Arrow Functions in Class Properties Might Not Be As Great As We Think

Nicolas Charpentier
6 min readNov 16, 2017

Since the last year, the Class Properties Proposal simplify our life, especially in React with the internal state , or even with statics ones like propTypes and defaultProps .

Comparison between without (left) and with (right) class properties.

Furthermore, Class Properties/Property Initializers seems to be more trending in the last six months to handle binding in React instead of a bind call in the constructor.

Usage example of arrow function in a class property.

Arrow functions in class field properties seem useful because they’re autobind, in short, no need to add this.handleClick = this.handleClick.bind(this) in the constructor.

But, should we really use arrow functions in class field properties?

First of all, let’s see what class properties do under the hood.

What Class Properties look like once transpiled to ES2017

Let’s code a simple class with a static property, an instance one, an arrow function in property, and a usual function as method with the plugin transform-class-properties .

Once we go to the Babel REPL to get this class transpiled to ES2017 with the following presets: es2017 and stage-2.

We got this transpiled version:

As we can see, instance properties have been moved inside the constructor and the static one moved to an afterward declaration.

Personally, I like the addition of static keyword as we can now directly export a class with static properties.

On instance properties, it’s great too, because in our code (not transpiled one) the constructor will be less bloated with declarations.

For our arrow function in a property, handleClick got moved in the constructor too, such as an instance property.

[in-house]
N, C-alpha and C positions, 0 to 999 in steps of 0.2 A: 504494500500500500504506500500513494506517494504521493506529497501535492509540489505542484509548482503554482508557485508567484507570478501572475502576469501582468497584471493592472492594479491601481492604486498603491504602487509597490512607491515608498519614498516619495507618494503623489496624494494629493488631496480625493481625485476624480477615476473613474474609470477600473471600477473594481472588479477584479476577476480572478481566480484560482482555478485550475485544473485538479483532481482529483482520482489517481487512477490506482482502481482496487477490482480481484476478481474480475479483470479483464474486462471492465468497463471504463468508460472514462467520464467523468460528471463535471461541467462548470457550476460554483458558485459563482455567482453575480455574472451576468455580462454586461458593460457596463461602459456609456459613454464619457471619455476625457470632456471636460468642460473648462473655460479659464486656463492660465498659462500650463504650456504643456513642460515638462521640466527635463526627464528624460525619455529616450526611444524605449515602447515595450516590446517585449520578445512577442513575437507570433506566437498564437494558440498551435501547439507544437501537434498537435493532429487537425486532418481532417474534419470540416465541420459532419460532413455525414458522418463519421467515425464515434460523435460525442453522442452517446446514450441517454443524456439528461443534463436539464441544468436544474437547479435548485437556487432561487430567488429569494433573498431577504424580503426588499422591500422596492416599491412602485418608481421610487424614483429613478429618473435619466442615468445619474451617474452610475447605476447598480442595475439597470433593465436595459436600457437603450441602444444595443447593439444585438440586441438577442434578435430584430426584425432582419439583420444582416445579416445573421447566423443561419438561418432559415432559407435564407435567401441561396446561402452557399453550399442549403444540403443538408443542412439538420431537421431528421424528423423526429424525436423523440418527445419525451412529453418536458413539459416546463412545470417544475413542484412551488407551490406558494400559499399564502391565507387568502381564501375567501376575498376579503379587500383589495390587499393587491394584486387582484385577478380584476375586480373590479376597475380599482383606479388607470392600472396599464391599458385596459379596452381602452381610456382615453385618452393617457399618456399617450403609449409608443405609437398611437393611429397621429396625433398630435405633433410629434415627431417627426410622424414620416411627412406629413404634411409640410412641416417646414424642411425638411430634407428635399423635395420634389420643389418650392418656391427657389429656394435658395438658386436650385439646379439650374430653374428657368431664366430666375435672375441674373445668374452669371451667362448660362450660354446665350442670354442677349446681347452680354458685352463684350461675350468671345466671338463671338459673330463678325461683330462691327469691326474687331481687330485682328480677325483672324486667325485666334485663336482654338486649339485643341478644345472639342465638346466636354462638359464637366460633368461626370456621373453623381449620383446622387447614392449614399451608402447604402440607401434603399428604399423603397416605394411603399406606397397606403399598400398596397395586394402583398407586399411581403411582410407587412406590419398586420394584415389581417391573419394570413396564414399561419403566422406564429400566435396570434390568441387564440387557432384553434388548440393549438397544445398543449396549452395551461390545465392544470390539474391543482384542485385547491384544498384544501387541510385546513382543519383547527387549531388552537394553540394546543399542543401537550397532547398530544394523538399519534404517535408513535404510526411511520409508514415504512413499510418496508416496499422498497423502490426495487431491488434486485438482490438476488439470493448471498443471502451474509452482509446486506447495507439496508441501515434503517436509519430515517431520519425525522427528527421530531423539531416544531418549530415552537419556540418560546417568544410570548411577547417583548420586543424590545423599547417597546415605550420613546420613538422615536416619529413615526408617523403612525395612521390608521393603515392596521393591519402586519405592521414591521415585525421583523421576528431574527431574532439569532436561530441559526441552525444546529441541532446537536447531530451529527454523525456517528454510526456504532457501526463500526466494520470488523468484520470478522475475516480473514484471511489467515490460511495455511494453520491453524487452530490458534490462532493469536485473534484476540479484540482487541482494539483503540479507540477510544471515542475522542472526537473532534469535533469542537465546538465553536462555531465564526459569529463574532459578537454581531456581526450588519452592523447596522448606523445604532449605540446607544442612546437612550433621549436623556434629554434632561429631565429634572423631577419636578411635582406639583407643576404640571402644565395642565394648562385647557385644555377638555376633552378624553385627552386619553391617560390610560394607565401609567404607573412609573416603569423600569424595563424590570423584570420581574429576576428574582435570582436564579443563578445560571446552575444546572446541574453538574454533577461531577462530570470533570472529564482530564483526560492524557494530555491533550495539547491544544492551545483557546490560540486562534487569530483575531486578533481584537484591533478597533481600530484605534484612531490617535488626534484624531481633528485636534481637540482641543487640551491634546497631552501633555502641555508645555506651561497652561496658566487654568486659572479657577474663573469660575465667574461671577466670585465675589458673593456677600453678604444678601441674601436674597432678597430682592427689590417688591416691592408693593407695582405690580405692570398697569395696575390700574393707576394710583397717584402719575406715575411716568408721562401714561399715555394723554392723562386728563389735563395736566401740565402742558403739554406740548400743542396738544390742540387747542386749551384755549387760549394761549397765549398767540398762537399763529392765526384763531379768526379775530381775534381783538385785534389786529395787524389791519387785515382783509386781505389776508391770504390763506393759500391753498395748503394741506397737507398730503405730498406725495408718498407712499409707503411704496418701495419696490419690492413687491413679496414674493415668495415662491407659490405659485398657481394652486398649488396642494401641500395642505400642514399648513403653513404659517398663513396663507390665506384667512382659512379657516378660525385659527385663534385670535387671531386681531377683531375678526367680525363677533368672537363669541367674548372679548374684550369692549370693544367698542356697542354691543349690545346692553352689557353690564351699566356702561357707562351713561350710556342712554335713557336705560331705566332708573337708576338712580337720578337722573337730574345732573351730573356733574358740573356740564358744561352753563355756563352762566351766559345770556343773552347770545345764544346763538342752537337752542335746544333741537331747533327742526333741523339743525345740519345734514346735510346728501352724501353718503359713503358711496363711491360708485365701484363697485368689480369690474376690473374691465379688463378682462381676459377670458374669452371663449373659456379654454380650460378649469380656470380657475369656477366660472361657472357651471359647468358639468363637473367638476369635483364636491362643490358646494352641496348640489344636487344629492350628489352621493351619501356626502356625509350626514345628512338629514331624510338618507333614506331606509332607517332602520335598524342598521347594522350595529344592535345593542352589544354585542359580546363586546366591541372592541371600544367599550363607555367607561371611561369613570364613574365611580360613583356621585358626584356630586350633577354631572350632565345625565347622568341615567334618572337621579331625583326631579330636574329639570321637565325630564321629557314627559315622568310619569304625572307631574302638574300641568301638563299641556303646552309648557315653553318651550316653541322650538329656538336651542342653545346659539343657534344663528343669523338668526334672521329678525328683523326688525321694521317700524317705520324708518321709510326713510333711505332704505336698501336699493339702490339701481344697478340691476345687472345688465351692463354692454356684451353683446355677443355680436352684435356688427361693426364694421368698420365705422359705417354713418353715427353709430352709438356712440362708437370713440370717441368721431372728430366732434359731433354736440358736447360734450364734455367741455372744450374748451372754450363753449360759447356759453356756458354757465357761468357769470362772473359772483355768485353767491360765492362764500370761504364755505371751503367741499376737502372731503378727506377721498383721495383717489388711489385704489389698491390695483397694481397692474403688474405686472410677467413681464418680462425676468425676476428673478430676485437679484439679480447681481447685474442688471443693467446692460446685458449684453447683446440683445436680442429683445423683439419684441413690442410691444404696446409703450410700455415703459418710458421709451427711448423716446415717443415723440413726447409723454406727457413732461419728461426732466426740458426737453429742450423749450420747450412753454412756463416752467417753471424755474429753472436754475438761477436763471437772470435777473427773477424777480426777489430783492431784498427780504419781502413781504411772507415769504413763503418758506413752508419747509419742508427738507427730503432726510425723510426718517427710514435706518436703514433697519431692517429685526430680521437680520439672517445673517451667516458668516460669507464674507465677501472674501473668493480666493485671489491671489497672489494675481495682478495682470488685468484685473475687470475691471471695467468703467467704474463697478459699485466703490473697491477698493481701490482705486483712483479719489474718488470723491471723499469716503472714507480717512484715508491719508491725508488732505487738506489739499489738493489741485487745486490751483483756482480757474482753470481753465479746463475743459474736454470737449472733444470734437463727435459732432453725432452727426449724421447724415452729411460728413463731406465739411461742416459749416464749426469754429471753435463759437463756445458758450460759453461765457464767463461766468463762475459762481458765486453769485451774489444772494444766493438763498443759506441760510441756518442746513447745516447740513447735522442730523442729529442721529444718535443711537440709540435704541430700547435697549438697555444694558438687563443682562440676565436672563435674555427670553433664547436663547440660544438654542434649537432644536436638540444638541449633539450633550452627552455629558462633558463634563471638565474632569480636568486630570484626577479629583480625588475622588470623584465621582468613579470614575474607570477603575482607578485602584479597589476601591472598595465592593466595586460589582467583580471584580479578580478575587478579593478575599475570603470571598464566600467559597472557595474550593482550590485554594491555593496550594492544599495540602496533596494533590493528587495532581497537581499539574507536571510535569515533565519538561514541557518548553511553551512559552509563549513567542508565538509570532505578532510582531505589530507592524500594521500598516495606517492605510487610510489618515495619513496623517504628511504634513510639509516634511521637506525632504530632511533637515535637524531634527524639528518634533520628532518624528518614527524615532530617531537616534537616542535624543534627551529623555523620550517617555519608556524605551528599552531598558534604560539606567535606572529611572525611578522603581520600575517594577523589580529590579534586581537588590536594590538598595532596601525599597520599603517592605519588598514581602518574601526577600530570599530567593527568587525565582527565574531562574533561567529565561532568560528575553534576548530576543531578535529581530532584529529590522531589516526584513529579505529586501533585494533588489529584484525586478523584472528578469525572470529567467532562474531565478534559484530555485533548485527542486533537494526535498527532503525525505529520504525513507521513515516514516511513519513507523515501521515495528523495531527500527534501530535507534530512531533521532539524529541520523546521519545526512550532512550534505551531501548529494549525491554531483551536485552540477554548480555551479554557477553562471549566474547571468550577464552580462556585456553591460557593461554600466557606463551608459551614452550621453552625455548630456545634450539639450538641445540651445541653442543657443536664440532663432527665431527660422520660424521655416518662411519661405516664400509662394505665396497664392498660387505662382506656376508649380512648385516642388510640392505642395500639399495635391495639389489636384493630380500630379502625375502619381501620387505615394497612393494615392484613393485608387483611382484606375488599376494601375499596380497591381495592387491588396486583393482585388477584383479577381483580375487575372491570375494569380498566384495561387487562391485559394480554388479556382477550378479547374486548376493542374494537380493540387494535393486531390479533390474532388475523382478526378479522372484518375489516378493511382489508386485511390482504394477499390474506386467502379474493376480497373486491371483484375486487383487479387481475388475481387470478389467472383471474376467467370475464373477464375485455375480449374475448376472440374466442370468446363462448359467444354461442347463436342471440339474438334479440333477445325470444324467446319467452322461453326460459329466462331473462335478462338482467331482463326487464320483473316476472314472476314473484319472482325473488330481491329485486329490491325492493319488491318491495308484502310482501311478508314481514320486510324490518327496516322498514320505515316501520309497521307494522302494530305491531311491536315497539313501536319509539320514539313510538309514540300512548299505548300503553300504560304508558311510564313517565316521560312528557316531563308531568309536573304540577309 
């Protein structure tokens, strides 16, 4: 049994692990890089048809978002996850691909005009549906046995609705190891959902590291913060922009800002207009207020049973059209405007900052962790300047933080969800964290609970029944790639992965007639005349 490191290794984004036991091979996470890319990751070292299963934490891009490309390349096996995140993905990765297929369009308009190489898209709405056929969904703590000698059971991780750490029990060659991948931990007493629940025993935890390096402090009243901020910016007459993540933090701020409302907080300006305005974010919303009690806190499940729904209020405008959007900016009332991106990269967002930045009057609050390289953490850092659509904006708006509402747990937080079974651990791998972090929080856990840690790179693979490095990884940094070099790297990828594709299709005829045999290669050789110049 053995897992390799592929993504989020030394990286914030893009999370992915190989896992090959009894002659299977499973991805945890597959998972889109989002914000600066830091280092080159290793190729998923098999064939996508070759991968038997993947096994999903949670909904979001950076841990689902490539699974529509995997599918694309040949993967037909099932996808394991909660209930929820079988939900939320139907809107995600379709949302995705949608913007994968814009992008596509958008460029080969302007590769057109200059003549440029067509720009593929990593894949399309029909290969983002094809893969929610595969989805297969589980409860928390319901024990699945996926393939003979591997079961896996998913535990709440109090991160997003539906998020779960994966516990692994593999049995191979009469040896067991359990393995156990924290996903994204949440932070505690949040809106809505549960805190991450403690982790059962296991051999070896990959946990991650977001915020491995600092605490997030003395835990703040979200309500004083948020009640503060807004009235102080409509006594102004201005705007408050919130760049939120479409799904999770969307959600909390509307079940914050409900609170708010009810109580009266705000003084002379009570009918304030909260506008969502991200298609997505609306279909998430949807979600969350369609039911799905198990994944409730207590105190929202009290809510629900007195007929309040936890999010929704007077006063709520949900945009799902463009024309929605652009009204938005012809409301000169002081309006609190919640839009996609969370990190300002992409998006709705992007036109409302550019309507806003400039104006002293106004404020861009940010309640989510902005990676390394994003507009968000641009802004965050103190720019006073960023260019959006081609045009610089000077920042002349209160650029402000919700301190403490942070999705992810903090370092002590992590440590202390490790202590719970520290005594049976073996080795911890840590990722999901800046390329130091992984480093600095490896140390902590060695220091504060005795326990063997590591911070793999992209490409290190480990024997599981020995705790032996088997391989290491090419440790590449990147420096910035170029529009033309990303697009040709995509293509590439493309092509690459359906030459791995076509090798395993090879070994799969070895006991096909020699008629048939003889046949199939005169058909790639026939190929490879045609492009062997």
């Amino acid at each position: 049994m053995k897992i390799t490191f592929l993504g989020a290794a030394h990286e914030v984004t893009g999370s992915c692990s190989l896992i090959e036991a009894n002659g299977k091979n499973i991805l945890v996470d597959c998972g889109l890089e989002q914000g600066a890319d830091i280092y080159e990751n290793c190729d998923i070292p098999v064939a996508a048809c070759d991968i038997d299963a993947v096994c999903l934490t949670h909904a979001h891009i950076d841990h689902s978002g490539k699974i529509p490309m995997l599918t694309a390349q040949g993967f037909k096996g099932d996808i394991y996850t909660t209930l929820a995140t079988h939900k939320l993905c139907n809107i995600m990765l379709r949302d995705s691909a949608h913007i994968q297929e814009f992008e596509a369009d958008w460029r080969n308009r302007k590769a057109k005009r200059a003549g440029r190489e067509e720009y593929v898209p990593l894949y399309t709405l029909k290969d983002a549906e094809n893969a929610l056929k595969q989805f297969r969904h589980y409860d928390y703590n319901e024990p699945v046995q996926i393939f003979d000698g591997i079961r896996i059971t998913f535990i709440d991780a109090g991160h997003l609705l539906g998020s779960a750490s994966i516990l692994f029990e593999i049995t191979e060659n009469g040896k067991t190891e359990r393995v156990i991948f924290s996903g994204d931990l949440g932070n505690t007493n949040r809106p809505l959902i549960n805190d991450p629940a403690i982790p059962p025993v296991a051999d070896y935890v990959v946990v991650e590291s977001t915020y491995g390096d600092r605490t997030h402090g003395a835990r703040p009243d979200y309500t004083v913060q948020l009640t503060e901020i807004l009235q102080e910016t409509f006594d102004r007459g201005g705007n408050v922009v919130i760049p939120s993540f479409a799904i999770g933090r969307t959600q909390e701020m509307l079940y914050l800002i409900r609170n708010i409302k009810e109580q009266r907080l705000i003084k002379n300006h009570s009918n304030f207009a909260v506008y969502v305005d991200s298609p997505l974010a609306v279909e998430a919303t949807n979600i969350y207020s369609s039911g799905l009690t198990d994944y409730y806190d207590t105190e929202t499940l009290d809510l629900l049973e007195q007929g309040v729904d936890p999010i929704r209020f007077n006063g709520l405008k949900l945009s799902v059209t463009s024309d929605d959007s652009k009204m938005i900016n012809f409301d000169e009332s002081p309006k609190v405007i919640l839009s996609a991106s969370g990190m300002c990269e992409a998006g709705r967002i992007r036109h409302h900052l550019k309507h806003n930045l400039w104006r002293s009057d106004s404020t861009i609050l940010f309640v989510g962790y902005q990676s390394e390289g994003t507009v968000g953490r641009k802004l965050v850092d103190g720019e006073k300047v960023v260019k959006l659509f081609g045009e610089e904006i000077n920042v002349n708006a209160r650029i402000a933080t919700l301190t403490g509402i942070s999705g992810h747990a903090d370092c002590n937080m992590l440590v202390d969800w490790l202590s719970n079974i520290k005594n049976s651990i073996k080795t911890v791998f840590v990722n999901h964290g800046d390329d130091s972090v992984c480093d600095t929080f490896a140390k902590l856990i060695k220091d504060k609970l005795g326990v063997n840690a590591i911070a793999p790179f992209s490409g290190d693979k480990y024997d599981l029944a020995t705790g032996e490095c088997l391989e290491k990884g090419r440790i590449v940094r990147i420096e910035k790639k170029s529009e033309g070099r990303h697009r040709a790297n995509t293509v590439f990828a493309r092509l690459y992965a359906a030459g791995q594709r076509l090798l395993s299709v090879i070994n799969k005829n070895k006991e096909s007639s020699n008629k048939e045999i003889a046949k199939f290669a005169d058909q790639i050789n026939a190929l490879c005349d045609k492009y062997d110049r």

For our usual function method handleLongClick, nothing change.

Property initializers may be useful for properties, but when it comes to arrow functions in class properties, it feel like a hackish way of achieving a binding.

Did you spot some issues? Let’s see what I found.


If you want to mock or spy on a class method, the easiest and proper way to do so is with the prototype as all changes to the Object prototype object are seen by all objects through prototype chaining.

Let’s say we want to do some tests with our previous class A .

A.prototype.handleLongClick is defined.

A.prototype.handleClick is not a function.

Oops, since we used an arrow function in a class property our function handleClick is only defined on the initialization by the constructor and not in the prototype. So, even if we mock our function in the instantiated object, the changes won’t be seen by other objects through prototype chaining.


Let’s define our base class A .

If class B inherit from class A ,handleClick won’t be in the prototype and we can’t call super.handleClick from our arrow function handleClick .

If class C inherit of class A , but implement handleClick as a function instead of an arrow function, handleClick will only executes super.handleClick() and nothing else. Strange isn’t?

It’s because the instantiation of handleClick in the constructor of our parent class overrides it.

C.prototype.handleClick() will call our implementation but will fail with the previous error: Uncaught TypeError: (intermediate value).handleClick is not a function .

If class D is a plain class that inherit from class A , he will have an empty prototype and new D().handleClick() will log A.handleClick .


Now the interesting part, let’s talk about performance.

We know that usual functions are defined in the prototype and will be shared across all instances. If we have a list of N components, these components will share the same method. So, if our components get clicked we still call our method N times, but it will call the same prototype. As we’re calling the same method multiple times across the prototype, the JavaScript engine can optimize it.